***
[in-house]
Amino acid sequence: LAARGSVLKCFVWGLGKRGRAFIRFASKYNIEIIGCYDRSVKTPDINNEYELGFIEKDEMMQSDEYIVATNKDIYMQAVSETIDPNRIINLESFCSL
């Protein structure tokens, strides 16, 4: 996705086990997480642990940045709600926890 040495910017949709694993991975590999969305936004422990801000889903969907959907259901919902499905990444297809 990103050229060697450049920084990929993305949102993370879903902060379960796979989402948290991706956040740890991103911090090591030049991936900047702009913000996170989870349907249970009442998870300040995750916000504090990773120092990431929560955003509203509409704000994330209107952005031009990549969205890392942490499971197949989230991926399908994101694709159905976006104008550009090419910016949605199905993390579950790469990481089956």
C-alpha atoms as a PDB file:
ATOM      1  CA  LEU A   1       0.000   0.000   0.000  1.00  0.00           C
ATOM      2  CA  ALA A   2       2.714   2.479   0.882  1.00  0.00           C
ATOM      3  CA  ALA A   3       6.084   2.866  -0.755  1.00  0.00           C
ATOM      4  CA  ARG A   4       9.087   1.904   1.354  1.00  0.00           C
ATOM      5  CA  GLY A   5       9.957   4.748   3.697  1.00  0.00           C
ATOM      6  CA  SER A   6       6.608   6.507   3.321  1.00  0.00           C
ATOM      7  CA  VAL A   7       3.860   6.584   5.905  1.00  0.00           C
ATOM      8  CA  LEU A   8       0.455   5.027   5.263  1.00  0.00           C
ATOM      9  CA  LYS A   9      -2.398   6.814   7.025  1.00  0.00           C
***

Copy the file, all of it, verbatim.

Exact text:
[in-house]
Amino acid sequence: LAARGSVLKCFVWGLGKRGRAFIRFASKYNIEIIGCYDRSVKTPDINNEYELGFIEKDEMMQSDEYIVATNKDIYMQAVSETIDPNRIINLESFCSL
């Protein structure tokens, strides 16, 4: 996705086990997480642990940045709600926890 040495910017949709694993991975590999969305936004422990801000889903969907959907259901919902499905990444297809 990103050229060697450049920084990929993305949102993370879903902060379960796979989402948290991706956040740890991103911090090591030049991936900047702009913000996170989870349907249970009442998870300040995750916000504090990773120092990431929560955003509203509409704000994330209107952005031009990549969205890392942490499971197949989230991926399908994101694709159905976006104008550009090419910016949605199905993390579950790469990481089956």
C-alpha atoms as a PDB file:
ATOM      1  CA  LEU A   1       0.000   0.000   0.000  1.00  0.00           C
ATOM      2  CA  ALA A   2       2.714   2.479   0.882  1.00  0.00           C
ATOM      3  CA  ALA A   3       6.084   2.866  -0.755  1.00  0.00           C
ATOM      4  CA  ARG A   4       9.087   1.904   1.354  1.00  0.00           C
ATOM      5  CA  GLY A   5       9.957   4.748   3.697  1.00  0.00           C
ATOM      6  CA  SER A   6       6.608   6.507   3.321  1.00  0.00           C
ATOM      7  CA  VAL A   7       3.860   6.584   5.905  1.00  0.00           C
ATOM      8  CA  LEU A   8       0.455   5.027   5.263  1.00  0.00           C
ATOM      9  CA  LYS A   9      -2.398   6.814   7.025  1.00  0.00           C